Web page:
I like Tim's use of every day household items for gear, especially the plastic bag rain cover. It's light, compact and best of all for my budget cheap. He has a lot of useful little tips for trimming down the amount of stuff you bring and ways to organize, which I like because as a backpacker I can understand the need for trimming down weight and keeping things simple and efficient.
I have gathered a whole wardrobe of clothing for hiking, backpacking and ice climbing over the years which will work well for photography in any season. I like how straight forward he is about cold weather, it can kill you. You need to be prepared for any outing in cold weather. Having a waterproof and windproof shell is invaluable. My Arcteryx shell is my favorite piece of gear. I climbed up a frozen waterfall that was dripping icy cold water on me throughout the climb. I came down coated in ice, but I was dry and comfortable underneath thanks to my shell.
One can not underestimate the need for wicking and warm base layers like capilene during the winter months either, having wicking clothing is great so long as, like Tim says, you vent properly. Wicking material is pointless if you trap that moisture in under your outer shell. I don't recommend forgoing the shell but like he suggests get one with armpit vents. Venting and regulating your temperature in these cold conditions is not just a good idea but can save your life. If you start feeling too warm remove a layer if you have to or take a moment to rest so you don't overheat. Hypothermia is a very real threat if you start sweating heavily while hiking and stop for a moment to shoot some photos or rest.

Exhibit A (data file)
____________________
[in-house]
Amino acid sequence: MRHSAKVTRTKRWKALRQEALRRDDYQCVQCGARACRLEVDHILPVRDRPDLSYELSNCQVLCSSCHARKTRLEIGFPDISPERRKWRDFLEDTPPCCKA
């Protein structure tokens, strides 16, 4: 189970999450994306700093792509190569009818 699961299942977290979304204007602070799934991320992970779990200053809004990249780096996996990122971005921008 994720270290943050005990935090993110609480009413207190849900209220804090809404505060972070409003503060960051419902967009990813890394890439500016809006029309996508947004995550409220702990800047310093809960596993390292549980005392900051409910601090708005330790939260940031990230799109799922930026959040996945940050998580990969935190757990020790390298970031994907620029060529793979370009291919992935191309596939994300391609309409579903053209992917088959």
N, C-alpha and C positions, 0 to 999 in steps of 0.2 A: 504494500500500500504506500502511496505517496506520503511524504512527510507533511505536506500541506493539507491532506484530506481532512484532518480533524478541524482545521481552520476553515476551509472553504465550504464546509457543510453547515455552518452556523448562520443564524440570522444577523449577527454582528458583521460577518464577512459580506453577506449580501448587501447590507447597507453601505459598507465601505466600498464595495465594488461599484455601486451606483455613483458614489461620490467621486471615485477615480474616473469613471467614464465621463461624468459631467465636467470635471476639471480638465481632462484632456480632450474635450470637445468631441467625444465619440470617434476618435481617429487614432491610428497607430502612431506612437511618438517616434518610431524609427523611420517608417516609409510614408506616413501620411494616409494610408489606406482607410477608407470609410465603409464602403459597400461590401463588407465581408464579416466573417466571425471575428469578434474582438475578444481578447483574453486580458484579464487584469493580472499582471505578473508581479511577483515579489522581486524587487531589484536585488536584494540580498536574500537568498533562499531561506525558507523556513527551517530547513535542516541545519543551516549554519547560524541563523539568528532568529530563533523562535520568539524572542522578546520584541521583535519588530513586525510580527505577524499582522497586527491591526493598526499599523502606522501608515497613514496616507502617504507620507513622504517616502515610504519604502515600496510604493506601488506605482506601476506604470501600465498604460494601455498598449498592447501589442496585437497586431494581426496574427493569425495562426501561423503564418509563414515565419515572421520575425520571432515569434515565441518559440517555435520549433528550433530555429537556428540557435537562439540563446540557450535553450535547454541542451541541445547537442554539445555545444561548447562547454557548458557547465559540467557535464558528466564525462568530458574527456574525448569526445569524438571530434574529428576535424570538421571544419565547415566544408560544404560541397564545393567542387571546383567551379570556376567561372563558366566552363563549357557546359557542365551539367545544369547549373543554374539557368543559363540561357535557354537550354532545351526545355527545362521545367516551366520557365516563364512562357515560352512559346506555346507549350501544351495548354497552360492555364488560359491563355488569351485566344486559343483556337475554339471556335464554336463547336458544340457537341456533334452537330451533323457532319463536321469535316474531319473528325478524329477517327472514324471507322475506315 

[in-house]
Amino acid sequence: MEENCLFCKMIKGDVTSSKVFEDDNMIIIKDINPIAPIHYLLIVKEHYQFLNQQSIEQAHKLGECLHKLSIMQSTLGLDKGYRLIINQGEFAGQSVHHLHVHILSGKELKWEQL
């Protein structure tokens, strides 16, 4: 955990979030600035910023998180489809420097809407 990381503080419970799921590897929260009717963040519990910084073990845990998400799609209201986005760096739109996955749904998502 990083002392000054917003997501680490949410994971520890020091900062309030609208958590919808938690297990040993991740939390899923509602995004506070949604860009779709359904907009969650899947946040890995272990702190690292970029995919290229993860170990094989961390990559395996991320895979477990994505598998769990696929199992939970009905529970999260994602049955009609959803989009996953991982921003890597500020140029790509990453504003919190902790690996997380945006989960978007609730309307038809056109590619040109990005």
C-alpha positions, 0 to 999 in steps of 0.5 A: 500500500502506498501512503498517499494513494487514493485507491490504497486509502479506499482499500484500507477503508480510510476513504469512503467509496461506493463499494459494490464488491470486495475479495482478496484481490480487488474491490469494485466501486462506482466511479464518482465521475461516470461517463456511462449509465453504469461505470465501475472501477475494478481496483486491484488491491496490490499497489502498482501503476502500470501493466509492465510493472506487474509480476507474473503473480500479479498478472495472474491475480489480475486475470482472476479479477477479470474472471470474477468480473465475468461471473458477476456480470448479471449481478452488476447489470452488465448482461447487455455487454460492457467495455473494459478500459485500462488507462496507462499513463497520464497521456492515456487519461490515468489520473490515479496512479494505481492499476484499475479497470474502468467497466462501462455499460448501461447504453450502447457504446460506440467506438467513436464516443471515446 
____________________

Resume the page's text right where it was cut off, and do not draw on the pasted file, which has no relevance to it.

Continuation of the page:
My camera takes lithium ion batteries and I always bring two in cold weather. It is vital that you do, with one kept next to your body for warmth. You will learn quickly that batteries are not made for extreme cold. I wasn't outside for more than a half hour before my camera said my battery was dead on an ice climbing trip, but if you just continue to swap the warm one with the cold one you can continue on. Something I didn't know but was glad to learn was the advise to bring a trash bag to put your camera equipment in to prevent moisture damage from condensation.
I think the winter months are a great time to take photos the light and dark contrasts are great and snow and ice can make for very dramatic photos.
His chapter "Nature Photography's Year" was a good reference for when to visit certain places throughout the year, if you have the time, money and vacation time to do so.